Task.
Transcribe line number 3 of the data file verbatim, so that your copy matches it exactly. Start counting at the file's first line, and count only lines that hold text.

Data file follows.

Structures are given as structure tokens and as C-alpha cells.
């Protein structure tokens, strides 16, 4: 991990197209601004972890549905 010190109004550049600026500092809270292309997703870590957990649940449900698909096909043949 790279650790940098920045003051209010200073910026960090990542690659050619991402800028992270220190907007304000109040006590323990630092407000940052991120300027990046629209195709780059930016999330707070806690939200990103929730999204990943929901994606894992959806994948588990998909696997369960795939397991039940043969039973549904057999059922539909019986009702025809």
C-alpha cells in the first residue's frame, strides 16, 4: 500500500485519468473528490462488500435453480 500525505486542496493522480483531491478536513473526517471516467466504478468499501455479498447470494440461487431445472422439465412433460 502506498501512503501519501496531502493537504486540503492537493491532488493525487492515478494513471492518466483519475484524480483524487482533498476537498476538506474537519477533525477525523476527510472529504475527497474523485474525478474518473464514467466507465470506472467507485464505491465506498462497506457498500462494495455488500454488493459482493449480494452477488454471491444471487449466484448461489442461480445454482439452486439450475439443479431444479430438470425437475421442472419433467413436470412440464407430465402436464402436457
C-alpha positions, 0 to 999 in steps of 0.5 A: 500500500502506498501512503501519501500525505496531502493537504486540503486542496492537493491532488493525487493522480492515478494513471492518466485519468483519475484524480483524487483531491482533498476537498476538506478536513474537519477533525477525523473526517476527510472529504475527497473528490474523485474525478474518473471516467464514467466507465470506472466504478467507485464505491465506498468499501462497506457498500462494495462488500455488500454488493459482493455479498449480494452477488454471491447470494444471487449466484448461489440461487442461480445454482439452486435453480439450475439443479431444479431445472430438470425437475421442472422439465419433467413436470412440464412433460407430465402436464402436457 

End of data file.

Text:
C-alpha cells in the first residue's frame, strides 16, 4: 500500500485519468473528490462488500435453480 500525505486542496493522480483531491478536513473526517471516467466504478468499501455479498447470494440461487431445472422439465412433460 502506498501512503501519501496531502493537504486540503492537493491532488493525487492515478494513471492518466483519475484524480483524487482533498476537498476538506474537519477533525477525523476527510472529504475527497474523485474525478474518473464514467466507465470506472467507485464505491465506498462497506457498500462494495455488500454488493459482493449480494452477488454471491444471487449466484448461489442461480445454482439452486439450475439443479431444479430438470425437475421442472419433467413436470412440464407430465402436464402436457